Thursday, January 2, 2014

Growing Anew

Happy New Year Friends.

Between reading Consumed: Food for a Finite Planet, hearing about an old debate and bet about population growth and resources between an economist and biologists this morning and viewing some of these fabulously made videos on permaculture and sustainable gardening/food harvesting I'm reminded of my ever-standing goal of growing as much of my own food in my own space as possible. And this is my resolution every year. And with that the New Year has begun with this:

 Spicy Coconut Squash Soup with Kale

The highlighted veg here is the squash. This dish can be made with either sweet potatoes (which I also have) or squash. This squash is Seminole. It is a wild squash that is very resistant to pests and disease and thus productive. I grew it for the first time and will continue to do so. We have problems with squash borers and stink bugs around here and this one seemed to not attract either. It is a small, variably-shaped, heather-orange skinned squash that grows rampant. 

Curry sauce base: 2 tsp salt, 3 cloves garlic, 1 small chili, 1 Tbs fresh ginger (attempting to grow my own now), 1 tsp coriander (ground), 1/2 tsp turmeric, 1 can coconut milk (not exactly local), 2 c. water, 1 chopped onion sauteed 

After tasting the sweet squash (that I'm storing in my unheated garage) I decided to save the seeds. I just cleaned the pulp off under water and dried on a paper towel and then stored in a paper envelope.

Wild Seminole Squash Seeds

Seeds started:
12/25/13: started pepper seeds in baggies on water heater
12/26/13: started, but not yet up: spinach mix, celery, walking stick kale, forager kale
12/26/13: started and germinated: tronchuda cabbage (leafing cabbage), Russian kale, pak choi

Pak Choi

Sustainable gardening should take into consideration plants aside from those directly usable by humans. Diversity of plants and wildlife should be maintained as much as possible. With this in mind I have established a living fence on  my property. A living fence is in essence a hedgerow. This isn't a new idea to the old time farmers. It's just something we shouldn't have gotten away from. My living fence includes lots of native shrubs, wildflowers and vines. In a small attempt to help the struggling Monarch butterfly population I've begun adding more Milkweeds to my property, along with other native wildflowers I don't currently grow. Here is how I am stratifying & starting some of those seeds:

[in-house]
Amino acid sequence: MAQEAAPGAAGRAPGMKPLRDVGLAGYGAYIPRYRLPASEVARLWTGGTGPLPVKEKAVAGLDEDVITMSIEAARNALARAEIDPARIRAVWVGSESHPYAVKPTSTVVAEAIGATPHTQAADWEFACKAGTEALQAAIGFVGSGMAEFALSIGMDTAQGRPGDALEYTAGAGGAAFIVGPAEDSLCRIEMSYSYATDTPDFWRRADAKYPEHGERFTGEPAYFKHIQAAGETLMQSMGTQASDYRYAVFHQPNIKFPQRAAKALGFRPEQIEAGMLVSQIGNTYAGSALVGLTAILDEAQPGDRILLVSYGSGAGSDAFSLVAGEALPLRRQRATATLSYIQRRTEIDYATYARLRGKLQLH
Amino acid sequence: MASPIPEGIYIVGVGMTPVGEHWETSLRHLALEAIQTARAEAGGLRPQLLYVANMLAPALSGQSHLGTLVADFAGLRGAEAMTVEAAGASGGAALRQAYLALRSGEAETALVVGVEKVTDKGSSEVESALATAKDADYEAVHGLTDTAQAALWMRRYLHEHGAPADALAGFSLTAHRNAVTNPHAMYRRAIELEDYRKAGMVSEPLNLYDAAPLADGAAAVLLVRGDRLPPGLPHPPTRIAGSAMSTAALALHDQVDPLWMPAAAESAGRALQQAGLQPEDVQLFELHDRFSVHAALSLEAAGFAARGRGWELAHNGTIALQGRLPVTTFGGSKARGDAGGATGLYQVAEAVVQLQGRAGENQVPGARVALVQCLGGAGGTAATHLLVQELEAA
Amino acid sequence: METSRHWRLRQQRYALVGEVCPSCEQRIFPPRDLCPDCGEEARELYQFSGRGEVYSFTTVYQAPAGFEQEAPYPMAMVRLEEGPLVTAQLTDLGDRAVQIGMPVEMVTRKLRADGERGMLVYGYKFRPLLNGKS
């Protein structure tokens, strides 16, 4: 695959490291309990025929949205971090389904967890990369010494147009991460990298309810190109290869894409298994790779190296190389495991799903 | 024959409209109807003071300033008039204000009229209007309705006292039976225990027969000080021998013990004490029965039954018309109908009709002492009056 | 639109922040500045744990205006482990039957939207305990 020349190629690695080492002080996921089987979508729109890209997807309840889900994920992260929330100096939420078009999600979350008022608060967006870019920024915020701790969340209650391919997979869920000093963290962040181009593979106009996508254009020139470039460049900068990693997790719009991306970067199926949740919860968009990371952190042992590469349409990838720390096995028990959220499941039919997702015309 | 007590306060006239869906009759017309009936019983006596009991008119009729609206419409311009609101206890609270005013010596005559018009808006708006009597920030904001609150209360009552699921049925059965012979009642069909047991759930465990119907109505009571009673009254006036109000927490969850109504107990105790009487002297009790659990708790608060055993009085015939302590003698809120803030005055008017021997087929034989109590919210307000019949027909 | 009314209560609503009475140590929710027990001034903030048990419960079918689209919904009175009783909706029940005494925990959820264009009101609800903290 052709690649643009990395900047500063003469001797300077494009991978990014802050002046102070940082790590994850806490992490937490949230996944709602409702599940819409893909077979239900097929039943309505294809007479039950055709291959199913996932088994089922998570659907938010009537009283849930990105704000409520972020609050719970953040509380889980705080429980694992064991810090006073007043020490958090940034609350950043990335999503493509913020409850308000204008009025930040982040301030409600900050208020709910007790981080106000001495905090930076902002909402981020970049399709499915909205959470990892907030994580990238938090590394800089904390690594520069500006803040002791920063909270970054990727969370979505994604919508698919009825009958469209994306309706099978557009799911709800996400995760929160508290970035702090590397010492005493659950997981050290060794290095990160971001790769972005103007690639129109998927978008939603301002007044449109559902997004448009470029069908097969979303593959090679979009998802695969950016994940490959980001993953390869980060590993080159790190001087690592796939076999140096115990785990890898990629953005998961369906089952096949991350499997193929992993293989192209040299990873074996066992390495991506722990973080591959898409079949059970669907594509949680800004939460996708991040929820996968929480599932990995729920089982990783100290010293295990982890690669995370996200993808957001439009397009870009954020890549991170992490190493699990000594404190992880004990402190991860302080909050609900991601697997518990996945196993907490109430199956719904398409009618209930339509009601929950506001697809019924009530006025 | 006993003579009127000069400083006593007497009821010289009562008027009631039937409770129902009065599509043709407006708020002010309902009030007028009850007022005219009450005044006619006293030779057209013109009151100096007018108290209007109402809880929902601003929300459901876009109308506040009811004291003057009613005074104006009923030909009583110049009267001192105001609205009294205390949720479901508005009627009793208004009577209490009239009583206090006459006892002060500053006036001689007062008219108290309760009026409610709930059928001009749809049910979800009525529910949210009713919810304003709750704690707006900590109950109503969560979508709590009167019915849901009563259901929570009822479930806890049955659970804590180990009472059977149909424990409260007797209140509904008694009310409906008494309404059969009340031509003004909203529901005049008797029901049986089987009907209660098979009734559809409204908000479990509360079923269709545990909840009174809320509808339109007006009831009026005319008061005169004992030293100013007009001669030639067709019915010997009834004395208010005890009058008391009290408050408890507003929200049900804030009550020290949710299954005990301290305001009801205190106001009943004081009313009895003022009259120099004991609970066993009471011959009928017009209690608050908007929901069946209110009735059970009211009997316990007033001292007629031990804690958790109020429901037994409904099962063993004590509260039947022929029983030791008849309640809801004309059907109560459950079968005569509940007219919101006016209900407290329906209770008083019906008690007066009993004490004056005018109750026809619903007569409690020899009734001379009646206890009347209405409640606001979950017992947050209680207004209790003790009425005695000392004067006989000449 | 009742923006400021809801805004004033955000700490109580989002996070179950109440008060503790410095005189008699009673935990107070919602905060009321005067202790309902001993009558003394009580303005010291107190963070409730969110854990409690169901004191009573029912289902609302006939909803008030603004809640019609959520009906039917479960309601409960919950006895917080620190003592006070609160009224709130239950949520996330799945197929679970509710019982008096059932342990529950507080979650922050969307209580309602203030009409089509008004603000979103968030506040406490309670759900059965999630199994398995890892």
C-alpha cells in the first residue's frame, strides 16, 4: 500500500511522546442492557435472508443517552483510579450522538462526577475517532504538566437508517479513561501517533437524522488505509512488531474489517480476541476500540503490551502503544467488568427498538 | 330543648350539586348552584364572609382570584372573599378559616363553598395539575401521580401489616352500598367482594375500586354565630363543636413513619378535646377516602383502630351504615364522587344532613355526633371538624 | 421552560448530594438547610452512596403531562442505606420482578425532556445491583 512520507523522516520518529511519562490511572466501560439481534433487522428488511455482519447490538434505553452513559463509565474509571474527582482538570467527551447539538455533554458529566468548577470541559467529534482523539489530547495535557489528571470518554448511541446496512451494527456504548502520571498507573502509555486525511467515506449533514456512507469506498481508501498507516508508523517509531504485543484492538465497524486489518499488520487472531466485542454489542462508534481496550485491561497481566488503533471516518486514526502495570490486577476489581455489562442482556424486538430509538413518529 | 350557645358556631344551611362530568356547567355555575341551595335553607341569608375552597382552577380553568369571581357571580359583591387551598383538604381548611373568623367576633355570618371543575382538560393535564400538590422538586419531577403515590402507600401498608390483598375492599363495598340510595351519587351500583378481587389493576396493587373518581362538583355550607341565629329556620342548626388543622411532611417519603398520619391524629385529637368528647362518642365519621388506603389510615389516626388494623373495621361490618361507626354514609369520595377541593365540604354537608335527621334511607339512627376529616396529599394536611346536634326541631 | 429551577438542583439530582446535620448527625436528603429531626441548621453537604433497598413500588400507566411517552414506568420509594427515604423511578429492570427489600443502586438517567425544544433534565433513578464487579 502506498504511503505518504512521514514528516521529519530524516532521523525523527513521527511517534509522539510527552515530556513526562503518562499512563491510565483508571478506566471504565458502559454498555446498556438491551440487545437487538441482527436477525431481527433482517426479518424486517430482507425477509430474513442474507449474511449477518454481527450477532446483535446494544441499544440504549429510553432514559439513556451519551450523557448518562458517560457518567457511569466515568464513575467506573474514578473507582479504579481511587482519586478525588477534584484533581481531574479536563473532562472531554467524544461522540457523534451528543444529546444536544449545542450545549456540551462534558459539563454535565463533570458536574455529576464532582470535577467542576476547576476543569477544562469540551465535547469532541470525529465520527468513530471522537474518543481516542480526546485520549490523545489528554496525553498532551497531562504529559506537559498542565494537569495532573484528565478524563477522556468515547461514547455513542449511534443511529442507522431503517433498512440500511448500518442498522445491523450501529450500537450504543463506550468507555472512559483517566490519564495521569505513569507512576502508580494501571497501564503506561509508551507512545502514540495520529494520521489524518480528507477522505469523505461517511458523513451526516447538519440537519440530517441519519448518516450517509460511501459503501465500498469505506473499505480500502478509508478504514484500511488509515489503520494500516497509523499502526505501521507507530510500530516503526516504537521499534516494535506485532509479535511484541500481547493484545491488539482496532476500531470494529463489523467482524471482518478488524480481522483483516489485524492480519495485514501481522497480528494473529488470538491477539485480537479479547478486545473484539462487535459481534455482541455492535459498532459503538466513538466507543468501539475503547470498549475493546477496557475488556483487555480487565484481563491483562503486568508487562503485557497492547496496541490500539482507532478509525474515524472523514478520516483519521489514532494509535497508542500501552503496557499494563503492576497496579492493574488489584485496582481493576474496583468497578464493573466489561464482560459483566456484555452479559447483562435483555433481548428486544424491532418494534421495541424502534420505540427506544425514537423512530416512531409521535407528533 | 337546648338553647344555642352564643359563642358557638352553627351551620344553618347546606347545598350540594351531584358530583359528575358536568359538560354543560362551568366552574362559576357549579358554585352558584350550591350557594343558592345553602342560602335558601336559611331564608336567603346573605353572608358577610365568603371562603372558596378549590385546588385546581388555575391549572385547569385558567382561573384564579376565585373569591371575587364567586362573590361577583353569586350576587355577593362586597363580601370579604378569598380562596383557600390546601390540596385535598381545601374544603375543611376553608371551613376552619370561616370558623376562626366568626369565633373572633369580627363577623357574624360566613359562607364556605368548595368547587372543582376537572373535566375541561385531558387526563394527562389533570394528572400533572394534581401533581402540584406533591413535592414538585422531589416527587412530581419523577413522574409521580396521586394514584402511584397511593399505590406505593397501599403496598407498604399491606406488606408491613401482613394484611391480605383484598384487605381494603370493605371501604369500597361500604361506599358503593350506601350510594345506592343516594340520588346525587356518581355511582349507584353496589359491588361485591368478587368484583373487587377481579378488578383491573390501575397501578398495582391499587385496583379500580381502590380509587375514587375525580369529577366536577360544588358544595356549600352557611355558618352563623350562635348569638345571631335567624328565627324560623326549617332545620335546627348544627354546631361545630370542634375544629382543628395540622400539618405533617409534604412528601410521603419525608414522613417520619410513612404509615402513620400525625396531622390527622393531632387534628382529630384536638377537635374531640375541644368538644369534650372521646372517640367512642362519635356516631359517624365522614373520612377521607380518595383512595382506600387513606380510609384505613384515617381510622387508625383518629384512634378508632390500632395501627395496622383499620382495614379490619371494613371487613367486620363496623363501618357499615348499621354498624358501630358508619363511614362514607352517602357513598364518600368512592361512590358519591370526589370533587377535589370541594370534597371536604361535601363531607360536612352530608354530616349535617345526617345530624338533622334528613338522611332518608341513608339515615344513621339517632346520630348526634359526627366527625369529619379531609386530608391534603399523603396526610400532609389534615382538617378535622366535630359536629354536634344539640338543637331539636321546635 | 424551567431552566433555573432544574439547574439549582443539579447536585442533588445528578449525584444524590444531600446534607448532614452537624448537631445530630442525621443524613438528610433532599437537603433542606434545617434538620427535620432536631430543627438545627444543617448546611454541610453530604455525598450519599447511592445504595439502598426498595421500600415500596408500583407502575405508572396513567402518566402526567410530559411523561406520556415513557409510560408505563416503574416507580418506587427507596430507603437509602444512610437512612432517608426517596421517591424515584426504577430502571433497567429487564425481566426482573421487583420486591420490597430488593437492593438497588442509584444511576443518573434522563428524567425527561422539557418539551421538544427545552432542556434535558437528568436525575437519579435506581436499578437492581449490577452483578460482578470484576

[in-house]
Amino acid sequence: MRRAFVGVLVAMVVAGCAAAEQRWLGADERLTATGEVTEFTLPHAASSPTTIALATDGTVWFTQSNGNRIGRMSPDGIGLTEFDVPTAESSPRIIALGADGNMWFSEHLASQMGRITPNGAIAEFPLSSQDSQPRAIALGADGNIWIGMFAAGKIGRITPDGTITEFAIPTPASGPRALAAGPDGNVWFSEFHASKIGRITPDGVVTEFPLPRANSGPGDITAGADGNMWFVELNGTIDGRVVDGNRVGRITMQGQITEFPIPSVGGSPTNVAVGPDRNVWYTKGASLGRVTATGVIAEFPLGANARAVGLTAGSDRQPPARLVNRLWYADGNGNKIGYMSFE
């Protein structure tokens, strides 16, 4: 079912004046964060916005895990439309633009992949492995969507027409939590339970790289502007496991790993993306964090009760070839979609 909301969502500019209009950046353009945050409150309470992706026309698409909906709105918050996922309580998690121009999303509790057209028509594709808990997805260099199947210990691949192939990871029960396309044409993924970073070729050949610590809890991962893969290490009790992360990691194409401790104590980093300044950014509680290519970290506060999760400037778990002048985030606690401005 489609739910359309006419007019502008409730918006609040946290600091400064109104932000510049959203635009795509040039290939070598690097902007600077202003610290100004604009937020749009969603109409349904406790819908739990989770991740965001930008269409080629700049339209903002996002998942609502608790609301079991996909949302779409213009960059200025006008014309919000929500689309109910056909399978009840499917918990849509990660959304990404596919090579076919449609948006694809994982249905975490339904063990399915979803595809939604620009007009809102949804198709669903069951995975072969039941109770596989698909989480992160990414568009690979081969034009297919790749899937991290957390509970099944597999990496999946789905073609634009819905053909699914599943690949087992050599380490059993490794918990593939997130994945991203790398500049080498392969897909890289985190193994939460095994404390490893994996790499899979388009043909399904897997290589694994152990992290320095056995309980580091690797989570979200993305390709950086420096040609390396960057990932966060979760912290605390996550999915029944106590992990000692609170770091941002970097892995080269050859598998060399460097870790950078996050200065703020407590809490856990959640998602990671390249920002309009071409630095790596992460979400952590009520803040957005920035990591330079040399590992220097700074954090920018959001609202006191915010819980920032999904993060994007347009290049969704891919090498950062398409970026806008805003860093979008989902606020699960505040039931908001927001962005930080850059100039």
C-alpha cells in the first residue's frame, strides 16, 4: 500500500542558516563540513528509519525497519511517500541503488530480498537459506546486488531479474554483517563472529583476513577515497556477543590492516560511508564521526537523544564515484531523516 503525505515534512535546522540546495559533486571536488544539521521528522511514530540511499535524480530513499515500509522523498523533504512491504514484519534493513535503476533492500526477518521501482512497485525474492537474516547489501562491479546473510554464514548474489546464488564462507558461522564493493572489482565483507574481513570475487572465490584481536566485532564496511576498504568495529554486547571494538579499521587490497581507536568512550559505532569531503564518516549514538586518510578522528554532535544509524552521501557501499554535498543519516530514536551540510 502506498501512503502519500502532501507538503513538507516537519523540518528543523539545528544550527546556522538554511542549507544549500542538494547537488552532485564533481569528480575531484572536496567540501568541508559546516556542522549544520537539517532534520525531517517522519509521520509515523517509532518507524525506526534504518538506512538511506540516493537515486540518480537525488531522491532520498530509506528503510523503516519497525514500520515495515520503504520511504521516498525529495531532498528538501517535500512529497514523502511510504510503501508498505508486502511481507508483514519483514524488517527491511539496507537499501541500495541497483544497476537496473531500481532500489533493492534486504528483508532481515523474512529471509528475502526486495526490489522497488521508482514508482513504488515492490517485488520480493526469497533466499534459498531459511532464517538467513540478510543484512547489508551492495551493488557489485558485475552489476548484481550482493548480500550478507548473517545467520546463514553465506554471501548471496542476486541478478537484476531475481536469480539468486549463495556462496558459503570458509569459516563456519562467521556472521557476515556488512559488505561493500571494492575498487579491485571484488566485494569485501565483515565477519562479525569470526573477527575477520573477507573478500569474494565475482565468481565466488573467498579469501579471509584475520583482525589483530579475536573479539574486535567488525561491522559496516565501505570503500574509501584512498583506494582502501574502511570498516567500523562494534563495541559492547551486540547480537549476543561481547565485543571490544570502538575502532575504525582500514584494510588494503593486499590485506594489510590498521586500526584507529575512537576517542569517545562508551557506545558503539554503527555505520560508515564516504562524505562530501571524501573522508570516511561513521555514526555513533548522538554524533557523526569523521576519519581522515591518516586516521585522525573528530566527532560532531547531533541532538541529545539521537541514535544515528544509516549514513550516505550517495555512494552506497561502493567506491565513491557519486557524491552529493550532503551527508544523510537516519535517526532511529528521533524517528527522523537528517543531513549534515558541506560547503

Seed stratification
Stratification is the necessary exposure to a cold and moist period in order for many native perennial seeds to break dormancy. I've planted the seeds in pots, held in trays to hold some moisture and labeled. Nature is doing the rest of the work. 

Sustainable gardening for me includes feeding the birds. Since I moved into this property and greatly increased the diversity of plants and habitat options I have seen a significant increase in the number of species of birds I have and the number of birds in general, even while (and I hate to admit it) having outdoor cats. The only real reason I have outdoor cats is because they were abandoned pets that showed up and refuse to live in my home (tore through the screens to get out). 

House Sparrows

While House Sparrows are not native and there are a load of them in my yard and not the best example of diversity and sustainability they are here. They were introduced to this country the same year my house was built, 1851. Unless a disease wipes them out they aren't leaving. So, looking on the bright side these birds do eat seeds and insects, which are two reasons why having birds in sustainable farms and gardens is useful. 

Overwintering progress report
Most of the overwintered plants in my basement are looking as pathetic as they usually do this time of year, except for the chili peppers which are still very green and full of leaves. Maybe I've done a better job of keeping them watered this year? 

usual sad looking overwintered annuals

Habanero looking good

Mustard or Peach Habanero 

Today I will probably start another round of greens in the basement garden as I hope to have cycles of plants ready for early spring/late winter gardening. Very soon I will place my spring/summer seed order. I've already marked my catalogs. 

Gardening forces optimism on me. 
I need that. 

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